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Plan B less effective in overweight women

European drug regulators warned earlier this week that an emergency contraceptive sold there—with the same hormone formulation as Plan B One-Step—does not work as well in overweight women, which means it’s likely leading to unplanned pregnancies.

The US Food and Drug Administration said in a statement that it is “currently reviewing the available and related scientific information on this issue” to determine if they will place a warning label on Plan B One-Step and its generic products similar to the one slapped on the European product called Norlevo.

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But reproductive health experts have already decided to advise overweight women—who make up the majority of American women of reproductive age—that they can’t rely on products containing the hormone levonorgestrel such as Plan B One-Step. Instead, they should use other methods when in an emergency situation.

“This news is going to change how I practice,” said Dr. Alisa Goldberg, director of the division of family planning at Brigham and Women’s Hospital. She plans to offer overweight patients a prescription that can be filled at any time for a newer form of emergency contraception, ulipristal acetate (ella), which is not available over-the-counter.

Plan B One-Step is available over-the-counter without a prescription and must be taken within 72 hours of unprotected sex.

These women could alternatively get a copper intrauterine device—considered the most reliable emergency contraceptive method—if they come for an office visit within five days of having unprotected sex, Goldberg added.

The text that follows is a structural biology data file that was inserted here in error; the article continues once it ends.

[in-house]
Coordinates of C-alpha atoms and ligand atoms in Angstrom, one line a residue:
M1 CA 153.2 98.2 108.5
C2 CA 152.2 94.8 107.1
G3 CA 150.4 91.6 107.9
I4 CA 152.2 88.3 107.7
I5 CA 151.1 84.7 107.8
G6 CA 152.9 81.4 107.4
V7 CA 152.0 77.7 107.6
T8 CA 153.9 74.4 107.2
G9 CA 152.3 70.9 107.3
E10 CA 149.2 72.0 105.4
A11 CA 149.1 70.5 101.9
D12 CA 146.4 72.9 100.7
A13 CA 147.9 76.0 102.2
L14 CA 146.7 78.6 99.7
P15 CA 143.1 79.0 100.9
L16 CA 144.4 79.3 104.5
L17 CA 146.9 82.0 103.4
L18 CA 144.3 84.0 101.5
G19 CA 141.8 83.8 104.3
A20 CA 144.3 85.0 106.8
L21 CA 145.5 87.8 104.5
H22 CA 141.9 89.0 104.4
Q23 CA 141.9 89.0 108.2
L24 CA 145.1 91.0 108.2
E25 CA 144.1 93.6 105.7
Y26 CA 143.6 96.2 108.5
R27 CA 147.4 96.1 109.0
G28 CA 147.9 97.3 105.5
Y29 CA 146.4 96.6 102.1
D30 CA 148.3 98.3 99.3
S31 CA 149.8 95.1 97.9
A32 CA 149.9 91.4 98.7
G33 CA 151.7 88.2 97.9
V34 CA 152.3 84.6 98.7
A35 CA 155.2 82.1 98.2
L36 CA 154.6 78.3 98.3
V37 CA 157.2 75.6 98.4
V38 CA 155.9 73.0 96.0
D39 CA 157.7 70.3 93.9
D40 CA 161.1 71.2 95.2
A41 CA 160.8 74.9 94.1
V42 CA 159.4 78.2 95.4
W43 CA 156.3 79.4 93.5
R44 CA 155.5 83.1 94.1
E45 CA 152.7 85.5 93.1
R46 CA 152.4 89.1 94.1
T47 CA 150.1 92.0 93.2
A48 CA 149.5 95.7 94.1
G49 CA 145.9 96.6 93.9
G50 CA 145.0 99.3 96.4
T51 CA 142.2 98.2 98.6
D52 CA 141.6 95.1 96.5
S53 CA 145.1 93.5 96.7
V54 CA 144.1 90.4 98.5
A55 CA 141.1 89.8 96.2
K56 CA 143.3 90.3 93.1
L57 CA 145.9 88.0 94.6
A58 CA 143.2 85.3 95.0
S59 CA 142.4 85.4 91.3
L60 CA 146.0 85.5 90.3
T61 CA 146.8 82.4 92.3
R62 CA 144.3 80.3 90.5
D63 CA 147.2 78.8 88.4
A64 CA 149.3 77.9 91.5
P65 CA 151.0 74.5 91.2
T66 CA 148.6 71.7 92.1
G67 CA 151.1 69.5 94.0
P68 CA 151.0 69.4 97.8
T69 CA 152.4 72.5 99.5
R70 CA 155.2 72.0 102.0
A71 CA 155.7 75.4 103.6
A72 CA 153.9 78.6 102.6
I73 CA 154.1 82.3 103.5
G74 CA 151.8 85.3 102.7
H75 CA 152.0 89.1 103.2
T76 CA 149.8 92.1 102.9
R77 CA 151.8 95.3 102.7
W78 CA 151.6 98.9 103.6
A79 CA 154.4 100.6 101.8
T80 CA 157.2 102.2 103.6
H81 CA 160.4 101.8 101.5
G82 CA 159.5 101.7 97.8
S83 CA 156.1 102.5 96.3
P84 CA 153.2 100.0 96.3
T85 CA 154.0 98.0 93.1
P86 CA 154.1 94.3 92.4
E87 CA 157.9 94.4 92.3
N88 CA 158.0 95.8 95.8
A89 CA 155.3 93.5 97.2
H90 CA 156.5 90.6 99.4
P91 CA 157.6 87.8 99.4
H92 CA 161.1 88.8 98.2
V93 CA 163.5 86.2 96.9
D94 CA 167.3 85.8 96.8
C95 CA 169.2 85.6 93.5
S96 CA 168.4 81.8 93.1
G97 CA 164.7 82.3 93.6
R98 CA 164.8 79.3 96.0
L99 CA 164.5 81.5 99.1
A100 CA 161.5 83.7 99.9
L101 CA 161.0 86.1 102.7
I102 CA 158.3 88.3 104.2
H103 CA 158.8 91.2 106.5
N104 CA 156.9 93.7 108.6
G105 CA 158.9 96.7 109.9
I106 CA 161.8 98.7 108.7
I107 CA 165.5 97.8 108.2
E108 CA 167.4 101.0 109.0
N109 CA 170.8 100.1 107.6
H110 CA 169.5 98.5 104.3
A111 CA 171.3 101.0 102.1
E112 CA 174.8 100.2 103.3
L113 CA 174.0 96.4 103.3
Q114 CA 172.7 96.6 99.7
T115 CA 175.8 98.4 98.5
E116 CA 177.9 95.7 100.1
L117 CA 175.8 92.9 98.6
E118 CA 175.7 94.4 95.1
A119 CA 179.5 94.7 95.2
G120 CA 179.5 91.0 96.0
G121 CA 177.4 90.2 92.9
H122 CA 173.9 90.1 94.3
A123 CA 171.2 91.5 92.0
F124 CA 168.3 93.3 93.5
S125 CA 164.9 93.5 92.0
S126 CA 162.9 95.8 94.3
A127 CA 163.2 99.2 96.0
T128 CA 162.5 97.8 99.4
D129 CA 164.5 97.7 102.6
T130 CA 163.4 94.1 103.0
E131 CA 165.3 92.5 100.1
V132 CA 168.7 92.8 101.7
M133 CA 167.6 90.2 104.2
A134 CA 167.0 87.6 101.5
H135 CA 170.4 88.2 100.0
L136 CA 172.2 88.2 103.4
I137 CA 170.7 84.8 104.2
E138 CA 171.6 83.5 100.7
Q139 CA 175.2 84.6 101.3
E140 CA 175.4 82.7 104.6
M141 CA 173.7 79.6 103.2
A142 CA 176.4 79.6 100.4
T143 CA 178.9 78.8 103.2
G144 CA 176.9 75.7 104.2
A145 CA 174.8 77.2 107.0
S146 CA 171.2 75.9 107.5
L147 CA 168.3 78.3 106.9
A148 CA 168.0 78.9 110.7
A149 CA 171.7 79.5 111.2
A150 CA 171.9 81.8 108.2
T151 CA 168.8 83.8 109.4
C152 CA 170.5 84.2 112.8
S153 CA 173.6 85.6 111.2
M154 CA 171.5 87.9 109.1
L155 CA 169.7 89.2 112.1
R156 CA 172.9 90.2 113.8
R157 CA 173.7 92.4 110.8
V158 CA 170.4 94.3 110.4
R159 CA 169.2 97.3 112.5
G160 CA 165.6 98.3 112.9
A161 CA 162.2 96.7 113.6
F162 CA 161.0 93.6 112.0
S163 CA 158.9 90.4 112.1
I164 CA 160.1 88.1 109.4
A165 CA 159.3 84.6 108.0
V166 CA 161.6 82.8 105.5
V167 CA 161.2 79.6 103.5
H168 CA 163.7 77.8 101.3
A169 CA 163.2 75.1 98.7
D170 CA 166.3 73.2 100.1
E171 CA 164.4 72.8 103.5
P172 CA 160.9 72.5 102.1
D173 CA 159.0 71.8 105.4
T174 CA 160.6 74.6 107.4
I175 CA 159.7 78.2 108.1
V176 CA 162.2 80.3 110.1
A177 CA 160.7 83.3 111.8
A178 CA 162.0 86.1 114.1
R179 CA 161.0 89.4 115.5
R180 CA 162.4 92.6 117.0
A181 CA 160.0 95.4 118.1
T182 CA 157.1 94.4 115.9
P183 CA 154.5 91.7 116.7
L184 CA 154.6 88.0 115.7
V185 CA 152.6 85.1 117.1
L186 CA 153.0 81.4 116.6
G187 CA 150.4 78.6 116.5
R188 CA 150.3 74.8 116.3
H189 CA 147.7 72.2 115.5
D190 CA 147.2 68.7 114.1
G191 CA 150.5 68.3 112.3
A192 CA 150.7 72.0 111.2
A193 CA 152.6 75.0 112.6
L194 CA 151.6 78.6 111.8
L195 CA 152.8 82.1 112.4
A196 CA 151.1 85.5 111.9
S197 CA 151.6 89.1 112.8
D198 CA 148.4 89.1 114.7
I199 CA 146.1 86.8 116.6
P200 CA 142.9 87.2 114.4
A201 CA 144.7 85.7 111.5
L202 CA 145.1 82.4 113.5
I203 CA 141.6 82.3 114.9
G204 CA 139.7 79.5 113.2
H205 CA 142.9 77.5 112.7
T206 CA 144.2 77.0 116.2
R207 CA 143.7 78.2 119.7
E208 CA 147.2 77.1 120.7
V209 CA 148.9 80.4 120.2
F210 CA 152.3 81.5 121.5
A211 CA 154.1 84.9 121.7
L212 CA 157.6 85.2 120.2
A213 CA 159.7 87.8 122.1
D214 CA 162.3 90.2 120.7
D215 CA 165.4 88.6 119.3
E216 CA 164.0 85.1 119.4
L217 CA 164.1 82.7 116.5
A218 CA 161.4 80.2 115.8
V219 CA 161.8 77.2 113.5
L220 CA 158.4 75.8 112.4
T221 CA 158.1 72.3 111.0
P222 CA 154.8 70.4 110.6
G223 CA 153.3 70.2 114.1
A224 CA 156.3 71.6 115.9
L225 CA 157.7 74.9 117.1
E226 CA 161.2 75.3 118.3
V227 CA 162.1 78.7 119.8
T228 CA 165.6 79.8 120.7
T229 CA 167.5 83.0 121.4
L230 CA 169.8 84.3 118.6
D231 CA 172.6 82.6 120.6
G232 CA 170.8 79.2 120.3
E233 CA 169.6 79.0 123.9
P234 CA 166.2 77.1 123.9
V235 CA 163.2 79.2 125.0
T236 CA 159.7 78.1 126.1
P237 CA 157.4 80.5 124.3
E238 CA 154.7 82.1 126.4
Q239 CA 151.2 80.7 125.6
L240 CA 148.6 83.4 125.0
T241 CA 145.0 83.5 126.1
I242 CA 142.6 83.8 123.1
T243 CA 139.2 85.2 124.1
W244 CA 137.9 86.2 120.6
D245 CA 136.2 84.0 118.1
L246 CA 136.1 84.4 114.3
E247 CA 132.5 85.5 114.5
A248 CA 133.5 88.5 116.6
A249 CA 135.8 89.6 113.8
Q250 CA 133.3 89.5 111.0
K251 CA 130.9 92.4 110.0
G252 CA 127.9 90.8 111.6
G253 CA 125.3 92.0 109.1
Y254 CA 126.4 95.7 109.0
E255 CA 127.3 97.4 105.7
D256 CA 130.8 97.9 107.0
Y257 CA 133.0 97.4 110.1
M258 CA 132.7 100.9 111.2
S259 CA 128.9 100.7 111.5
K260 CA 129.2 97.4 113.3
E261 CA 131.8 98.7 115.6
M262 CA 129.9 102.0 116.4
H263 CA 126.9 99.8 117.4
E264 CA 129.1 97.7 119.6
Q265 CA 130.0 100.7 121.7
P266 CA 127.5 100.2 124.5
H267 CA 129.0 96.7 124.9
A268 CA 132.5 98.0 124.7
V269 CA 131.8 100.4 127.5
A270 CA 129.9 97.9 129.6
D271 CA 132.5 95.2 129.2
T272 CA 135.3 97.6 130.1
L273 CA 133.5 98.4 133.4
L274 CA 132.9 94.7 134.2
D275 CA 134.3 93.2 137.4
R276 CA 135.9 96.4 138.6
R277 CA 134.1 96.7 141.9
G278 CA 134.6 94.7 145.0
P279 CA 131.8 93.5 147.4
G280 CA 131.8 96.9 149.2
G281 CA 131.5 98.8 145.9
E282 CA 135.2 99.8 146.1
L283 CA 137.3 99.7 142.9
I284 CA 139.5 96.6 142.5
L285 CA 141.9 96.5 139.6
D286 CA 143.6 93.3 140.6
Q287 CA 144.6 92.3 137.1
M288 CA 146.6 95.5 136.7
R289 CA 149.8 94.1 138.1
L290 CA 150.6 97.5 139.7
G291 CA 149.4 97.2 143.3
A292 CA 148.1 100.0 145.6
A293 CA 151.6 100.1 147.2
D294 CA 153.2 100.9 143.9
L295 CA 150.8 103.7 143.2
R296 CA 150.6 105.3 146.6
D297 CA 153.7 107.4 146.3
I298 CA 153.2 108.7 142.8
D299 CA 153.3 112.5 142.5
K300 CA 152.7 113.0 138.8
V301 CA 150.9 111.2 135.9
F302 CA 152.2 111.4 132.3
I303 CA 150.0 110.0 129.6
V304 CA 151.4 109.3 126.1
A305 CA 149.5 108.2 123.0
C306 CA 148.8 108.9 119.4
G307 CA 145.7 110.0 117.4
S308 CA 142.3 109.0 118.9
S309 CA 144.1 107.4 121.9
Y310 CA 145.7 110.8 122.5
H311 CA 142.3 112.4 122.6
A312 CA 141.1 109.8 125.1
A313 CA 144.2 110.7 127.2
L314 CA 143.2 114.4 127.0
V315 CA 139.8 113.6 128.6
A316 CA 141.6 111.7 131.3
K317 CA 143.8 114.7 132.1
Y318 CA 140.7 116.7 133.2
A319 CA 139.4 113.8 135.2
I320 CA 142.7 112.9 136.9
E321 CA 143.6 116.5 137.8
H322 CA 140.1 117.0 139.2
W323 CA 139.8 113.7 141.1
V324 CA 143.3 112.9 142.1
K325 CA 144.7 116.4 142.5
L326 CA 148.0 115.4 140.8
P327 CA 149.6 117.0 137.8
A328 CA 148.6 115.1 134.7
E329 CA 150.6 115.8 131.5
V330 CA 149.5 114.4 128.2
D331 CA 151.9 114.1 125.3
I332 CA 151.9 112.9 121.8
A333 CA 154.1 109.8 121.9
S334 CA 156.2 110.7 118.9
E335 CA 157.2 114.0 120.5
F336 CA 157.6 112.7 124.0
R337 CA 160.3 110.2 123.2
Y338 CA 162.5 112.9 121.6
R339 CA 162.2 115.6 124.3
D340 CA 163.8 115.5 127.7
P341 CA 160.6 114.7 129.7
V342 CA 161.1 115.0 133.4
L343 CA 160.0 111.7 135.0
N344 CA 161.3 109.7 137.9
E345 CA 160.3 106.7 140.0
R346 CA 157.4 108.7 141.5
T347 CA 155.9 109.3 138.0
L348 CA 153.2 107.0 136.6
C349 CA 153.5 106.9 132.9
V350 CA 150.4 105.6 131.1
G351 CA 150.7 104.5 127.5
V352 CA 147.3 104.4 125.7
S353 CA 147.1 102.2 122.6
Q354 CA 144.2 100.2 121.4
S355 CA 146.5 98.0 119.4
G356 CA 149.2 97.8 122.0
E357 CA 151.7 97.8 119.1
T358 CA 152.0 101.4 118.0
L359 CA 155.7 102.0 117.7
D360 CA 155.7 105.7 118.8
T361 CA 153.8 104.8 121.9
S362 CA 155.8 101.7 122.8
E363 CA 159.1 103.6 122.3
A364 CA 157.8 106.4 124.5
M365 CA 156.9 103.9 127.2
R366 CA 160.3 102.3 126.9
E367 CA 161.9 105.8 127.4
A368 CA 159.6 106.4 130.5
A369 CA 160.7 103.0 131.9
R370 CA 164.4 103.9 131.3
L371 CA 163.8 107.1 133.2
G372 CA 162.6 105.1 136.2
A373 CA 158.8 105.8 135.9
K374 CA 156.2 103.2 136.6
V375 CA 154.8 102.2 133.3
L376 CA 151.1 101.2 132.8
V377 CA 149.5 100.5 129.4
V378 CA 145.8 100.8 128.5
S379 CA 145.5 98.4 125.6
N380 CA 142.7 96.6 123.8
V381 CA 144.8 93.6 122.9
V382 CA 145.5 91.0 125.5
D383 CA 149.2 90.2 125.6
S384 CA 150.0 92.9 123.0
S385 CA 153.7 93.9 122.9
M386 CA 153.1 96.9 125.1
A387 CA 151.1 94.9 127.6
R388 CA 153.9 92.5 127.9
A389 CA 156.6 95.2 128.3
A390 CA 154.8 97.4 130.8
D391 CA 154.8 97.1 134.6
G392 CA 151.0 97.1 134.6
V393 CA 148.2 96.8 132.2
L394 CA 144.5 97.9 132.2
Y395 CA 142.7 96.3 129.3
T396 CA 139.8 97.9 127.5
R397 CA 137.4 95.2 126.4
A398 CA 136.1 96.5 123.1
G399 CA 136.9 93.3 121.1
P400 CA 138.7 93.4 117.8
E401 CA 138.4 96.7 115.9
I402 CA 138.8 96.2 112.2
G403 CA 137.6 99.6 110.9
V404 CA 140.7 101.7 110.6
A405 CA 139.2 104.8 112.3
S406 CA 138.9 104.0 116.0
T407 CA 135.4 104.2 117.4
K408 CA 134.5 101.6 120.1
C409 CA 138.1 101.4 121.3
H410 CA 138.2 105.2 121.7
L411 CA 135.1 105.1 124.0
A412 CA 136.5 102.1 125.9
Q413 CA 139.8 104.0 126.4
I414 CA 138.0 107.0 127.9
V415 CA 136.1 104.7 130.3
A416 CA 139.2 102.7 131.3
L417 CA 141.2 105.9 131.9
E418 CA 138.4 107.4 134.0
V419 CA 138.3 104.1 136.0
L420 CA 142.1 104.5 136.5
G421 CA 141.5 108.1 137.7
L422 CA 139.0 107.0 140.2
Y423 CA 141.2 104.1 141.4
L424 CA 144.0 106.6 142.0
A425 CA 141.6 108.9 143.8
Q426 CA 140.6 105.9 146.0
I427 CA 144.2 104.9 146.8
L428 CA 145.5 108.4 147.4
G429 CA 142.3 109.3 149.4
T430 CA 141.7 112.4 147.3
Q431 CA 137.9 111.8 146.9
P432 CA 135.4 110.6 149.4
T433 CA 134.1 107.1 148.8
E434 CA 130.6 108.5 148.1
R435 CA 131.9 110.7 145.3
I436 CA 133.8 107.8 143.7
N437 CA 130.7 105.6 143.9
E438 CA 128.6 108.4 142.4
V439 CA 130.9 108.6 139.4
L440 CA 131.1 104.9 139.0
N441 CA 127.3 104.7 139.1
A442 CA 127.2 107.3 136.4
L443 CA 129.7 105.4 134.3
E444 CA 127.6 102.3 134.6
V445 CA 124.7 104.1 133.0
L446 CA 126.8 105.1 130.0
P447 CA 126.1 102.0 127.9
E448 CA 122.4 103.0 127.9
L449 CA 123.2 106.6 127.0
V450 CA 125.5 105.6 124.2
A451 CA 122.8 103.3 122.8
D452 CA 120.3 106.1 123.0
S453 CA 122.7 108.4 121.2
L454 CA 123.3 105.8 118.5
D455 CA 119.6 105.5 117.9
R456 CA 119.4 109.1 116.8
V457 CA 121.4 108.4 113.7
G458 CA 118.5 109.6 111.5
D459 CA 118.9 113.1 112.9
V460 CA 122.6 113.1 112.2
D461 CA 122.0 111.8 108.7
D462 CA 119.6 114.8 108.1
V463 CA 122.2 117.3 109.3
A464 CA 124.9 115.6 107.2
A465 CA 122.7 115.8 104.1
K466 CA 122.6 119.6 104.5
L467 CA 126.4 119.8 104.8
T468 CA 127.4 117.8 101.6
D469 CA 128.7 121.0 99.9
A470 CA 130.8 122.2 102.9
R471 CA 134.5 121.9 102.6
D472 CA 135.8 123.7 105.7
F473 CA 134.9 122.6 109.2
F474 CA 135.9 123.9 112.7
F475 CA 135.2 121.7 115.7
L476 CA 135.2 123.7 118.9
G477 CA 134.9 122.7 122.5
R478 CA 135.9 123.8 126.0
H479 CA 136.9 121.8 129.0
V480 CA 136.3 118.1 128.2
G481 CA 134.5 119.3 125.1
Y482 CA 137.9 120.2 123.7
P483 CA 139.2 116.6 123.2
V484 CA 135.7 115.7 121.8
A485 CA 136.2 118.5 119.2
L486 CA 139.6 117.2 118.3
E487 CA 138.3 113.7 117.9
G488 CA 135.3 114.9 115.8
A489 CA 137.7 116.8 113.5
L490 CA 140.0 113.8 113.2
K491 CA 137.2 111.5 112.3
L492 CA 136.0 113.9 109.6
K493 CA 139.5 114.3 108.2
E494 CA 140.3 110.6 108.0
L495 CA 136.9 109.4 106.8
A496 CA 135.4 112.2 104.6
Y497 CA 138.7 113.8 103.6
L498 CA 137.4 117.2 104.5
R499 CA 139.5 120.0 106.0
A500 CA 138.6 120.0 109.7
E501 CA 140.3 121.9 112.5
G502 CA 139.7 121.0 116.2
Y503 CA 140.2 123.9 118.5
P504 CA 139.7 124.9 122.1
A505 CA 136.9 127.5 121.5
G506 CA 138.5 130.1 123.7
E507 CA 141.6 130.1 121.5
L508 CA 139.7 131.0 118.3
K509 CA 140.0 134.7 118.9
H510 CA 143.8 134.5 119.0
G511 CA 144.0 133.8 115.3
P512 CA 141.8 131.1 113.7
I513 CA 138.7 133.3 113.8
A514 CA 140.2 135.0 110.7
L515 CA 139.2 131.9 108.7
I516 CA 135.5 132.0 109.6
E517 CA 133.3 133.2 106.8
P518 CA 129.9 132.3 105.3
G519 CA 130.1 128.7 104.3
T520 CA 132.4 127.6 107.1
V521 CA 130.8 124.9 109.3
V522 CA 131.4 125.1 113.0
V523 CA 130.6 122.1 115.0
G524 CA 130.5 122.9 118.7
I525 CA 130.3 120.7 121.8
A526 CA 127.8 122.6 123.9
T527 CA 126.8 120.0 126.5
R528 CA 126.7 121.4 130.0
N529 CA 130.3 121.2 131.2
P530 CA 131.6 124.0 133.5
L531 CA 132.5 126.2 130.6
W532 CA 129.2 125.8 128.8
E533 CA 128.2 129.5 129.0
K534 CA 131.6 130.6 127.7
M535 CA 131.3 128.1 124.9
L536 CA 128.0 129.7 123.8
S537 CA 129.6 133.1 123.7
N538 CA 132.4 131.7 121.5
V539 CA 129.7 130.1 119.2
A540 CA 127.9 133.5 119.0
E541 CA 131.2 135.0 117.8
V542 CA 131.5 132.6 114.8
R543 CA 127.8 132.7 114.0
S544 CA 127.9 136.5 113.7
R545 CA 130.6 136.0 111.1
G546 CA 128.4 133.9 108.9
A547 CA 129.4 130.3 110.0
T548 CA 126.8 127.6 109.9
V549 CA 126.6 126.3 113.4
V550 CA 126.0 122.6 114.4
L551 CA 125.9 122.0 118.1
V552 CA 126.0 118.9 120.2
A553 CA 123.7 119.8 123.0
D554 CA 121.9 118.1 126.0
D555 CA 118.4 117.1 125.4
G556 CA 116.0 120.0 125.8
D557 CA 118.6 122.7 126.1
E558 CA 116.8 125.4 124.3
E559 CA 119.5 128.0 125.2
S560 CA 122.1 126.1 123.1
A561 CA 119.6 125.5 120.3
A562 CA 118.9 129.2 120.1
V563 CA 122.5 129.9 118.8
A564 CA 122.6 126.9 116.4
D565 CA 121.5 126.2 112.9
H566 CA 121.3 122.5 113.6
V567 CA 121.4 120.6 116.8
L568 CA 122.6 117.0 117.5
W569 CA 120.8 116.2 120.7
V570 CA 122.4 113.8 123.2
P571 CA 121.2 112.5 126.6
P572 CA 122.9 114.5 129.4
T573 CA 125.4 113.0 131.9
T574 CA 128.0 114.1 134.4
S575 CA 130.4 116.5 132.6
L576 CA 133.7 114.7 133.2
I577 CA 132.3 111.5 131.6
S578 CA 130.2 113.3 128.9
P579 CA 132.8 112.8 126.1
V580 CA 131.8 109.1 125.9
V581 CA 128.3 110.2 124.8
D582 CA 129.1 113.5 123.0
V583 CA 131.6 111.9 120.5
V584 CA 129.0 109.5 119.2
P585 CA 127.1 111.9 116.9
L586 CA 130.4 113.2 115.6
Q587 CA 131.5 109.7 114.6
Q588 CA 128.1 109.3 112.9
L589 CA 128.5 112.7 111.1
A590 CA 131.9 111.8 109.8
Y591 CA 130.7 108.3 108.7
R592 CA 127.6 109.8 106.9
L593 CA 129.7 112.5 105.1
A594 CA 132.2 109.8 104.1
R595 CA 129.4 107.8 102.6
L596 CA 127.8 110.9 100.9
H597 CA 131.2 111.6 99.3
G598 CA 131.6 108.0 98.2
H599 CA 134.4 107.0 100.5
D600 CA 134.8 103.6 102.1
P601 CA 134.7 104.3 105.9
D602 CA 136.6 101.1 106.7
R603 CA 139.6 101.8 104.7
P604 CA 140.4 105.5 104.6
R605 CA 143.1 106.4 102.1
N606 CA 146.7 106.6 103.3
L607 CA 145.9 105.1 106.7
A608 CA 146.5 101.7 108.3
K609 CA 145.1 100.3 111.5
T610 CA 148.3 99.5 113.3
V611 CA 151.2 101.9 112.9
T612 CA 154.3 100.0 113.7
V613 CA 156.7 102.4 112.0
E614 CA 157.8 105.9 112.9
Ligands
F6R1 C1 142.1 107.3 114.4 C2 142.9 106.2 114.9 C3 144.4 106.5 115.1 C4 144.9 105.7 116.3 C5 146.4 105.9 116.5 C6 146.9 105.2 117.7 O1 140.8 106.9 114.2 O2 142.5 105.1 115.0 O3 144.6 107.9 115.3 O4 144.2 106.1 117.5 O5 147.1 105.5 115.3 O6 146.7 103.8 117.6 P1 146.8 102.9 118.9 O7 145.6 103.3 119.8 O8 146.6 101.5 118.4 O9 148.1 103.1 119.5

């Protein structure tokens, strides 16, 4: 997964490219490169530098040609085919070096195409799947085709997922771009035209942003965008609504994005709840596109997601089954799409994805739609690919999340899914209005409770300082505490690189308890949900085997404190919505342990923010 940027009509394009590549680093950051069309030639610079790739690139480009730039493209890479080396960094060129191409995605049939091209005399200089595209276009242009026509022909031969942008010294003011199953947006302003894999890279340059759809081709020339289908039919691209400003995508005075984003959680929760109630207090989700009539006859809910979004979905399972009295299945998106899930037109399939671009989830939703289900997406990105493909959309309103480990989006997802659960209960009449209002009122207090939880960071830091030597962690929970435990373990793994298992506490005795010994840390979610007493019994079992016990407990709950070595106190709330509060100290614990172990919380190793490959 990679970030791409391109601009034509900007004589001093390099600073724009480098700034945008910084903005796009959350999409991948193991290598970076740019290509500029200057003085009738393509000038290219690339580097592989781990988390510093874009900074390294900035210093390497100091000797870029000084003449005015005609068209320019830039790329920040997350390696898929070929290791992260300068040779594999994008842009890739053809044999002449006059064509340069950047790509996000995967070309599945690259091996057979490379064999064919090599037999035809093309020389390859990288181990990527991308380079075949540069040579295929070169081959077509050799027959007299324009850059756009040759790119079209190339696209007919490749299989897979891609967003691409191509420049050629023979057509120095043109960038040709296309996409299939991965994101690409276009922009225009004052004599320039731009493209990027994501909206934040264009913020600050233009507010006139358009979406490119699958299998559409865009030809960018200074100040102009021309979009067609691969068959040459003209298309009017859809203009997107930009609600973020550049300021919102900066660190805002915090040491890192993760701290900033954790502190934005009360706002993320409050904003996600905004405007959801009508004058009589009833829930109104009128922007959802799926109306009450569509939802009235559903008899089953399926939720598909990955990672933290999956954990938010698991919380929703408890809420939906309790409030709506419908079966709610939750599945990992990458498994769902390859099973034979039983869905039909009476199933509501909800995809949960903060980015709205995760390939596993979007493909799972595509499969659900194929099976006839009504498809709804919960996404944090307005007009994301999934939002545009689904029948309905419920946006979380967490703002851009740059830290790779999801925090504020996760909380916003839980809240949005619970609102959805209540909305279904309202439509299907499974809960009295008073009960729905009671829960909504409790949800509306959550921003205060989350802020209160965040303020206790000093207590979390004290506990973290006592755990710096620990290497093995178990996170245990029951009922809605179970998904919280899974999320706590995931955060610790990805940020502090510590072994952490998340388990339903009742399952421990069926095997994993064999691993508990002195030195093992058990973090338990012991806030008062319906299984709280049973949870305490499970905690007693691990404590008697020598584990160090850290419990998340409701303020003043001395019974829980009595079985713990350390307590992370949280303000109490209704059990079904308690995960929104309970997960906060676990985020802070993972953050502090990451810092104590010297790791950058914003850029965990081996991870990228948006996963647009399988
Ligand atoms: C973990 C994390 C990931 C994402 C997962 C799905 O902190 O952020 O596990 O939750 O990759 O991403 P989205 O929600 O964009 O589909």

“The copper IUD is 99.9% effective, not impacted by a woman’s weight, and can be used for birth control for up to 12 years,” said Jessica Arons, president & CEO of the Reproductive Health Technologies Project, an activist group based in Washington, DC. For women without insurance, she acknowledged, the $300 to $500 cost of inserting the device could be prohibitive.

Under the federal health law, insurance companies were required last year to start covering IUD’s and other forms of birth control without any copayments, but that mandate is being challenged by some private employers in a case that will be heard by the US Supreme Court.

The warning label on the European product was spurred by a new analysis of a 2011 studyconducted by Scottish researchers, which initially found that obese women who were at least 30 pounds overweight have three times the risk of getting pregnant when using a hormonal form of emergency contraception. The researchers also found that the increased risk was greatest in those who used levonorgestrel.

Norvelo’s French manufacturer, HRA Pharma, did its own evaluation of clinical trial data and found that its product becomes less effective in women who weigh about 165 pounds and was not effective at all in those weighing over 176 pounds.

“The data submitted in Europe to support the label change on Norlevo is HRA Pharma’s proprietary information, and as such, we have not had the opportunity to review it and cannot provide comment on that data at this time,” said Denise Bradley, spokesperson for Teva Pharmaceutical, Plan B One-Step manufacturer, in an email. She wouldn’t comment on discussions that Teva is currently having with the FDA about a possible label change.

Other forms of hormonal contraceptives such as birth control pills, shots, and implants do not carry labels warning that their effectiveness depends on a woman’s weight. But concerns that they could be less effective in obese women have been bandied about in the medical community for years.

An April review study conducted by researchers at the Cochrane Colloboration found that excess body weight did not appear to impair the efficacy of these contraceptives, but they also found that high-quality studies involving overweight women were lacking.

“It would be great to have more data on obese women,” Goldberg said. “They certainly shouldn’t be excluded from clinical trials.”

When the FDA first approved Plan B in 1999, it did not require the manufacturer to assess whether the method worked differently for women who were overweight or obese.

Deborah Kotz can be reached at dkotz@globe.com. Follow her on Twitter @debkotz2.
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